Limited information is available regarding in vitro rooting of blueberry microcuttings. Our results show that WPM supplemented 4.92 and 9.84 μm IBA resulted in rooting percentages of 87.5% and 91.67% with root numbers 3.67 and 5.17 per microcutting, respectively (Table 3). On the other hand, ex vitro rooting appeared to be more effective than in vitro rooting (Table 4). In vitro–rooted plantlets, after transplanting to the peat-based substrate, were similar to the microcuttings dipped with 24.6 μm IBA in root numbers and survival rates. Thus, in vitro rooting may not be a necessary step for rooting of microcuttings. The efficiency in ex vitro rooting may be related to the peat-based, acidic substrate (pH 5.0). Low pH has been shown to be conducive for IBA action and thus enhances rooting of woody plant (Holt et al., 1998; Williams et al., 1985) and foliage plant cuttings (Chen et al., 2003). It was documented by Harbage and Stimart (1996) that as pH decreased from 7 to 5.5, lower concentrations of IBA were required to increase the root count of apple (Malus domestica) microcuttings. Another possibility could be because of the presence of ericoid mycorrhizal fungi in the substrate, which would enhance rooting. Root mass dramatically increased because of inoculation of an ericoid mycorrhizal fungus in Rhododendron fortunei, a relative of blueberry (Wei et al., 2016). The survival rate of plantlets was high, more than 90% under the greenhouse conditions, and plants grew vigorously and healthy. The use of the newly established protocols could lead to rapid commercial propagation of new cultivars of blueberry.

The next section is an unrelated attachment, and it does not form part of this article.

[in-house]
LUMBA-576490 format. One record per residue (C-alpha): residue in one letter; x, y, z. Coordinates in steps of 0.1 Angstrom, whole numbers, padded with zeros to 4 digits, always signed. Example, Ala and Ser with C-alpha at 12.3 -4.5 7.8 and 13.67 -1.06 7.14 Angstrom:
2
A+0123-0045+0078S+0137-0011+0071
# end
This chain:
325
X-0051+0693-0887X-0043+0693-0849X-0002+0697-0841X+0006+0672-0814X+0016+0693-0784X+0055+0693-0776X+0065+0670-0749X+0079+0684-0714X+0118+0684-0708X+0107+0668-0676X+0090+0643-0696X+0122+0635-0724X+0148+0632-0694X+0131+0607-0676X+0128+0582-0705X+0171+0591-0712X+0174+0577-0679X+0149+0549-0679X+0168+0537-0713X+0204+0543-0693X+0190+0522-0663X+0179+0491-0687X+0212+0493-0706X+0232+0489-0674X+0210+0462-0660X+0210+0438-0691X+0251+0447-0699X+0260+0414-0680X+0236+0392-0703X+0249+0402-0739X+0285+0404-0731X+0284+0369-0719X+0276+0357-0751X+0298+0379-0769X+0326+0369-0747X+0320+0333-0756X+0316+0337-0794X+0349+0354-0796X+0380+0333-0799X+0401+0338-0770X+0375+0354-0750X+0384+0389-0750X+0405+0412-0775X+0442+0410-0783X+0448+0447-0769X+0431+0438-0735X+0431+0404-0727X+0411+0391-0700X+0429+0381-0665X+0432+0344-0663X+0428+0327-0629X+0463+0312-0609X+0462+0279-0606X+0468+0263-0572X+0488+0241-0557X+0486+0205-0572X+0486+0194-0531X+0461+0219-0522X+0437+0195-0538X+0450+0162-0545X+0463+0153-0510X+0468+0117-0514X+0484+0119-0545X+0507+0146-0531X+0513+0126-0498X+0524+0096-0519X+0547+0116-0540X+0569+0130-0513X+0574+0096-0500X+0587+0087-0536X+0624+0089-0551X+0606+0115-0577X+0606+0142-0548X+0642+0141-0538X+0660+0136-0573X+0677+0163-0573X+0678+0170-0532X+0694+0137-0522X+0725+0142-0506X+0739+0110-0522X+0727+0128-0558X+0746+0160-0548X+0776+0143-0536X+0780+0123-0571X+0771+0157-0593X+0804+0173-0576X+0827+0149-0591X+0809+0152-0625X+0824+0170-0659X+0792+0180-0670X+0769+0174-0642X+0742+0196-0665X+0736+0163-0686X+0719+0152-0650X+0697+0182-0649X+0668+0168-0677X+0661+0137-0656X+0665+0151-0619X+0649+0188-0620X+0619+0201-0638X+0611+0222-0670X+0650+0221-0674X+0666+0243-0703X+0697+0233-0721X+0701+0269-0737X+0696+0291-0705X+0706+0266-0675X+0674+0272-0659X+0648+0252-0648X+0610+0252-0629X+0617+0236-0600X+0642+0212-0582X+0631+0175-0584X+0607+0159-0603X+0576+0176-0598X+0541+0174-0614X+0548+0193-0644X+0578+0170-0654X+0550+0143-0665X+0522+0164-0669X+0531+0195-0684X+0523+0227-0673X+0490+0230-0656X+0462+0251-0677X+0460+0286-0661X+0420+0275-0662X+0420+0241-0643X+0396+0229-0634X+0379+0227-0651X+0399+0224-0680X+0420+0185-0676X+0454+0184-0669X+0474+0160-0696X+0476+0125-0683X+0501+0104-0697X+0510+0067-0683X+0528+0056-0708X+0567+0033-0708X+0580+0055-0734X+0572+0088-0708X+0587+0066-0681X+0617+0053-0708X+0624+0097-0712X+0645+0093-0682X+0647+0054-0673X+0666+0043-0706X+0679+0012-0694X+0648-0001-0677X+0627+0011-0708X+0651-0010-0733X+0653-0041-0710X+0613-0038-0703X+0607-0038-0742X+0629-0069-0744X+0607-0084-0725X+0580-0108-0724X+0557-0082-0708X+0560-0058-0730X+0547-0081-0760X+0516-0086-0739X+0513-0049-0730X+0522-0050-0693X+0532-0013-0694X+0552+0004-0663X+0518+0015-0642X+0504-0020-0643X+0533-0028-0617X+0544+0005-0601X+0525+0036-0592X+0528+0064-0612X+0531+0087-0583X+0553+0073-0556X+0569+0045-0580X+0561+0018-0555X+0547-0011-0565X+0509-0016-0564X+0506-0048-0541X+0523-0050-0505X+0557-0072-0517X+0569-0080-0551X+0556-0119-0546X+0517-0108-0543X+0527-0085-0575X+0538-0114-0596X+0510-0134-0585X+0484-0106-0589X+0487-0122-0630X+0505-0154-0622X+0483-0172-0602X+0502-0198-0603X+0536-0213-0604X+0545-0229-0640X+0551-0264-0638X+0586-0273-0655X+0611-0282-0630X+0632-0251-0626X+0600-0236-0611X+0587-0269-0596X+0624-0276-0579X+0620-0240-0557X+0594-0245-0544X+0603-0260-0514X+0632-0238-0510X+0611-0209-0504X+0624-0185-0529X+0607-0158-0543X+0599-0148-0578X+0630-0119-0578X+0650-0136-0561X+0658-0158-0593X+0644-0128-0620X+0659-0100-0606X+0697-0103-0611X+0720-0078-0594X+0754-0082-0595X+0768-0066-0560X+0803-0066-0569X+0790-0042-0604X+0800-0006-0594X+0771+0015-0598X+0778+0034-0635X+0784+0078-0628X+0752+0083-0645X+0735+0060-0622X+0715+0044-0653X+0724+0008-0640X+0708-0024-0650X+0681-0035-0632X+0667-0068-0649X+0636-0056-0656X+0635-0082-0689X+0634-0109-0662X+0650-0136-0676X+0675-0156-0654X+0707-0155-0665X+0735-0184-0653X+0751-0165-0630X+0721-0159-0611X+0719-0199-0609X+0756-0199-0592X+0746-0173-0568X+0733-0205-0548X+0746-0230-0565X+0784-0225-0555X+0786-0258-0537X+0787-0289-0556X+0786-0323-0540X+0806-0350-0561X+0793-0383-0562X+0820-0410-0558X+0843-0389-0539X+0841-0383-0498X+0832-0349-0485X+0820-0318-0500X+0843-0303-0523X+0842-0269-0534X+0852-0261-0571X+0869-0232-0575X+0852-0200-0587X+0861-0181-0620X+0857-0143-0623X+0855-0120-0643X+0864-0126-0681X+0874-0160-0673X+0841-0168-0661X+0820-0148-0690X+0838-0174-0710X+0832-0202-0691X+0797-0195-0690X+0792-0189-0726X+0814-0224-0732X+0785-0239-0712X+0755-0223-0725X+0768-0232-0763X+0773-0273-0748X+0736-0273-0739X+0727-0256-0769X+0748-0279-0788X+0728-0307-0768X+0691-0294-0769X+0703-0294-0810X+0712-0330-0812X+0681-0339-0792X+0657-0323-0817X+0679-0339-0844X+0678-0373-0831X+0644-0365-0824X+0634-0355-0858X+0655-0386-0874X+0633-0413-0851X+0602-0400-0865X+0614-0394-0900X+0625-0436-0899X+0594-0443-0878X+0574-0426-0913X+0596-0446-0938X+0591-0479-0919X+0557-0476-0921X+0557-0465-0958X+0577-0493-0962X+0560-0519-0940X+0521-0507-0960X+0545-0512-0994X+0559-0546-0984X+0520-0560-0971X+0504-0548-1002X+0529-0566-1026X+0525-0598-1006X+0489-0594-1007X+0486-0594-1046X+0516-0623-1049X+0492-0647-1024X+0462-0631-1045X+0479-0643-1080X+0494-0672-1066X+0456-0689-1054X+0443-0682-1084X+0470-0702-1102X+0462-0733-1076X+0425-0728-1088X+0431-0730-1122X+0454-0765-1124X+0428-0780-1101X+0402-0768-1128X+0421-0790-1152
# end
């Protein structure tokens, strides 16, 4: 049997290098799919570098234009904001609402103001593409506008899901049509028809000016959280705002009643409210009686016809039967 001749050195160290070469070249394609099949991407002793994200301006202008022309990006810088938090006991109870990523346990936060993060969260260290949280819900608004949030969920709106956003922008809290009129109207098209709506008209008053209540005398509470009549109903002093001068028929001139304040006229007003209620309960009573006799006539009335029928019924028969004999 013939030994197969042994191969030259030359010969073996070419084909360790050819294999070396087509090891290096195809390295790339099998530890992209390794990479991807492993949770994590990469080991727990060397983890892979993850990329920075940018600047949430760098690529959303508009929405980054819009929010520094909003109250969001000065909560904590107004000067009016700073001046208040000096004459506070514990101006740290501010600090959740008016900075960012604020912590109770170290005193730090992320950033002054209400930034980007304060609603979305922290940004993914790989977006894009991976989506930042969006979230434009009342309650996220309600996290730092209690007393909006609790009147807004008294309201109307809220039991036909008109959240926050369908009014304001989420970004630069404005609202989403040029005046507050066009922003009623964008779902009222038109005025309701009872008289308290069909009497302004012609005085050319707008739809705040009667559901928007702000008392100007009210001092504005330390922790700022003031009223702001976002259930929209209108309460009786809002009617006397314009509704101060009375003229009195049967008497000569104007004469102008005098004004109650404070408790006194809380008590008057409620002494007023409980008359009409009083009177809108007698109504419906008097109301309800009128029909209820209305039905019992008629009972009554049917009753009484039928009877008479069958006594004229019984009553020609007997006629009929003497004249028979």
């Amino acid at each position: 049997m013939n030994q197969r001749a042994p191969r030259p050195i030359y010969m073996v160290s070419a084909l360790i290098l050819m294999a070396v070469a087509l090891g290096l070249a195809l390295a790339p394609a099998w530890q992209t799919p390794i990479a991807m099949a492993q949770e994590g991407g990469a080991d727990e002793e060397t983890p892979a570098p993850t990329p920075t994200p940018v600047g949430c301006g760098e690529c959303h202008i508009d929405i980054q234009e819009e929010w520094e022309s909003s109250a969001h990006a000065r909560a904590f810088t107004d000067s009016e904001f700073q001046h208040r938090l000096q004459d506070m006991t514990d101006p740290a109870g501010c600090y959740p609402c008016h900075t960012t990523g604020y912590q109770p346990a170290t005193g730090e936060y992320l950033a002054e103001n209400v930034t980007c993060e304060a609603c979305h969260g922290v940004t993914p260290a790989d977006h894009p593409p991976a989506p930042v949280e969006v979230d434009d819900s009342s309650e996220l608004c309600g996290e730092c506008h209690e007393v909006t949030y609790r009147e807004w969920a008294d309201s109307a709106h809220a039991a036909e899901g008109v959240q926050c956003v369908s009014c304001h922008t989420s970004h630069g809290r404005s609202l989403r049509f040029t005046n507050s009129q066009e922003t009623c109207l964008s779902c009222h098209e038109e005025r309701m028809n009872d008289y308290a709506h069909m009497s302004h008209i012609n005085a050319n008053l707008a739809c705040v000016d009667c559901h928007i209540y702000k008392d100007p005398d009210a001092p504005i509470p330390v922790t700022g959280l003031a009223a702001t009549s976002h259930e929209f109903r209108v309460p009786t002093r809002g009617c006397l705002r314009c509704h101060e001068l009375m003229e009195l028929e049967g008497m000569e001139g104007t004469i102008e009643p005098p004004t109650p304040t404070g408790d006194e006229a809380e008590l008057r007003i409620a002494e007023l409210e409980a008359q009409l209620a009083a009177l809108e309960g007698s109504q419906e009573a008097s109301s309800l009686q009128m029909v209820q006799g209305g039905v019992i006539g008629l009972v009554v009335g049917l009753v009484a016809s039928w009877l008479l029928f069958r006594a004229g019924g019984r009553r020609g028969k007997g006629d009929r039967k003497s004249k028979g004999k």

In conclusion, the present study developed appropriate protocols for regeneration of ‘Sunshine Blue’ and ‘Top Hat’ through indirect shoot organogenesis. Leaf explants can be cultured on WPM medium supplemented with 9.12 μm ZT, with either 1.23 μm or 2.46 μm IBA for ‘Sunshine Blue’ or 9.12 μm ZT and 1.23 μm IBA for ‘Top Hat’. Five weeks after culture, explants with callus should be subcultured on the same fresh medium for inducing adventurous shoots. Microcuttings derived from adventitious shoots should be dipped in a 9.84 μm IBA solution and rooted in a peat-based substrate in a shaded greenhouse. As far as is known, this is the first report of successful regeneration of ‘Sunshine Blue’ and ‘Top Hat’. The established protocols are reliable and have been used to regenerate plants for blueberry production experiments in our laboratory during the last 3 years. The protocols could also be used for propagating a large number of liners for commercial production, for blueberry cultivar improvement or both through genetic transformation.